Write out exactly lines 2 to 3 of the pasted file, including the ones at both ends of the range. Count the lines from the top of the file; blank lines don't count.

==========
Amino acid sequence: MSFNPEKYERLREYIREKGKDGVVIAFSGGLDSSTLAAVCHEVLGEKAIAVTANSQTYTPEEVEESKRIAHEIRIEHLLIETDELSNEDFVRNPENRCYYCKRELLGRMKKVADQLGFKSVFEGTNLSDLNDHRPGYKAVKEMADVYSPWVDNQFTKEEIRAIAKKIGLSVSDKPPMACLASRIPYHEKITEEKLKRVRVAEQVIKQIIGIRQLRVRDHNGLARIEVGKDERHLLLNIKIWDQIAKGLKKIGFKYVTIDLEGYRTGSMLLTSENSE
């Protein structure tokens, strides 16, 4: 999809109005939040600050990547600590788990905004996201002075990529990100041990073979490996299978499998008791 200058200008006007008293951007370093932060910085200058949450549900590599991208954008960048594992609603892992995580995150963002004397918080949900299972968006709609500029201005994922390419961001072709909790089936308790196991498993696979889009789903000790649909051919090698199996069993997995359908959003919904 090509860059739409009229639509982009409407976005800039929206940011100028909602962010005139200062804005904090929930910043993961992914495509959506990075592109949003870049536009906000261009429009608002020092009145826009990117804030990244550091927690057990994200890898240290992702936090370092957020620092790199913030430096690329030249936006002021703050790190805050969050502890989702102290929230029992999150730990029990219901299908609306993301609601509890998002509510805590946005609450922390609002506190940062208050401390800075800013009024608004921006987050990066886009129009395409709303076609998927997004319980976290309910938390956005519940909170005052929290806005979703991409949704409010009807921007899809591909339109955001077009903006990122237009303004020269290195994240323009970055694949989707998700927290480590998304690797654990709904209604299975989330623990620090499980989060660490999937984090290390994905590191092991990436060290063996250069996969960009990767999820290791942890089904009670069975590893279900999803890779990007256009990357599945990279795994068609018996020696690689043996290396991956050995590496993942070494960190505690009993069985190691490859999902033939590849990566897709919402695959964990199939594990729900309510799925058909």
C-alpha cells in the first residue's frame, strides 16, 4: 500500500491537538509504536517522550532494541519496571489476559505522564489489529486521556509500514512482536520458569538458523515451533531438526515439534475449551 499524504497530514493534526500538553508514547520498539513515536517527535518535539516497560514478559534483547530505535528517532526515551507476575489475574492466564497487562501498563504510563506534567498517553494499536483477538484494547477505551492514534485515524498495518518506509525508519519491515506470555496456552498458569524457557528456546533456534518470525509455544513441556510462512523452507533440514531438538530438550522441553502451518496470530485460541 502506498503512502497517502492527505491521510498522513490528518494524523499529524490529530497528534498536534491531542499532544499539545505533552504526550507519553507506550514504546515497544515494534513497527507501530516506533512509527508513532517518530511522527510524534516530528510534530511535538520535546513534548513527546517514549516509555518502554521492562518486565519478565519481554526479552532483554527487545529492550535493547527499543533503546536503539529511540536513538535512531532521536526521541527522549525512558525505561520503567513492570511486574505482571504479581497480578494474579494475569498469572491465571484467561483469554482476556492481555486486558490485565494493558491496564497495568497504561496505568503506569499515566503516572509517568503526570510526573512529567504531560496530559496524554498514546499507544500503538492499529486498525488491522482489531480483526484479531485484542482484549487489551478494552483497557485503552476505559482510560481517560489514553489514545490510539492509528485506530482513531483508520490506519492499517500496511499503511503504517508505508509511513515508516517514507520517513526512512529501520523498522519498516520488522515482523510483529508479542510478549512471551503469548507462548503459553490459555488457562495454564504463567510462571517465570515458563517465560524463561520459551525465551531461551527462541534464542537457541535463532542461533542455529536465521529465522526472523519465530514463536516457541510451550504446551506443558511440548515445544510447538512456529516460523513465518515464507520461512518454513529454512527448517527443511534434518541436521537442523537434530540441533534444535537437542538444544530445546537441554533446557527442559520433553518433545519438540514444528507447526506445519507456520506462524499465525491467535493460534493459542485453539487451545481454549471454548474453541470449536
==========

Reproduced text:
């Protein structure tokens, strides 16, 4: 999809109005939040600050990547600590788990905004996201002075990529990100041990073979490996299978499998008791 200058200008006007008293951007370093932060910085200058949450549900590599991208954008960048594992609603892992995580995150963002004397918080949900299972968006709609500029201005994922390419961001072709909790089936308790196991498993696979889009789903000790649909051919090698199996069993997995359908959003919904 090509860059739409009229639509982009409407976005800039929206940011100028909602962010005139200062804005904090929930910043993961992914495509959506990075592109949003870049536009906000261009429009608002020092009145826009990117804030990244550091927690057990994200890898240290992702936090370092957020620092790199913030430096690329030249936006002021703050790190805050969050502890989702102290929230029992999150730990029990219901299908609306993301609601509890998002509510805590946005609450922390609002506190940062208050401390800075800013009024608004921006987050990066886009129009395409709303076609998927997004319980976290309910938390956005519940909170005052929290806005979703991409949704409010009807921007899809591909339109955001077009903006990122237009303004020269290195994240323009970055694949989707998700927290480590998304690797654990709904209604299975989330623990620090499980989060660490999937984090290390994905590191092991990436060290063996250069996969960009990767999820290791942890089904009670069975590893279900999803890779990007256009990357599945990279795994068609018996020696690689043996290396991956050995590496993942070494960190505690009993069985190691490859999902033939590849990566897709919402695959964990199939594990729900309510799925058909």
C-alpha cells in the first residue's frame, strides 16, 4: 500500500491537538509504536517522550532494541519496571489476559505522564489489529486521556509500514512482536520458569538458523515451533531438526515439534475449551 499524504497530514493534526500538553508514547520498539513515536517527535518535539516497560514478559534483547530505535528517532526515551507476575489475574492466564497487562501498563504510563506534567498517553494499536483477538484494547477505551492514534485515524498495518518506509525508519519491515506470555496456552498458569524457557528456546533456534518470525509455544513441556510462512523452507533440514531438538530438550522441553502451518496470530485460541 502506498503512502497517502492527505491521510498522513490528518494524523499529524490529530497528534498536534491531542499532544499539545505533552504526550507519553507506550514504546515497544515494534513497527507501530516506533512509527508513532517518530511522527510524534516530528510534530511535538520535546513534548513527546517514549516509555518502554521492562518486565519478565519481554526479552532483554527487545529492550535493547527499543533503546536503539529511540536513538535512531532521536526521541527522549525512558525505561520503567513492570511486574505482571504479581497480578494474579494475569498469572491465571484467561483469554482476556492481555486486558490485565494493558491496564497495568497504561496505568503506569499515566503516572509517568503526570510526573512529567504531560496530559496524554498514546499507544500503538492499529486498525488491522482489531480483526484479531485484542482484549487489551478494552483497557485503552476505559482510560481517560489514553489514545490510539492509528485506530482513531483508520490506519492499517500496511499503511503504517508505508509511513515508516517514507520517513526512512529501520523498522519498516520488522515482523510483529508479542510478549512471551503469548507462548503459553490459555488457562495454564504463567510462571517465570515458563517465560524463561520459551525465551531461551527462541534464542537457541535463532542461533542455529536465521529465522526472523519465530514463536516457541510451550504446551506443558511440548515445544510447538512456529516460523513465518515464507520461512518454513529454512527448517527443511534434518541436521537442523537434530540441533534444535537437542538444544530445546537441554533446557527442559520433553518433545519438540514444528507447526506445519507456520506462524499465525491467535493460534493459542485453539487451545481454549471454548474453541470449536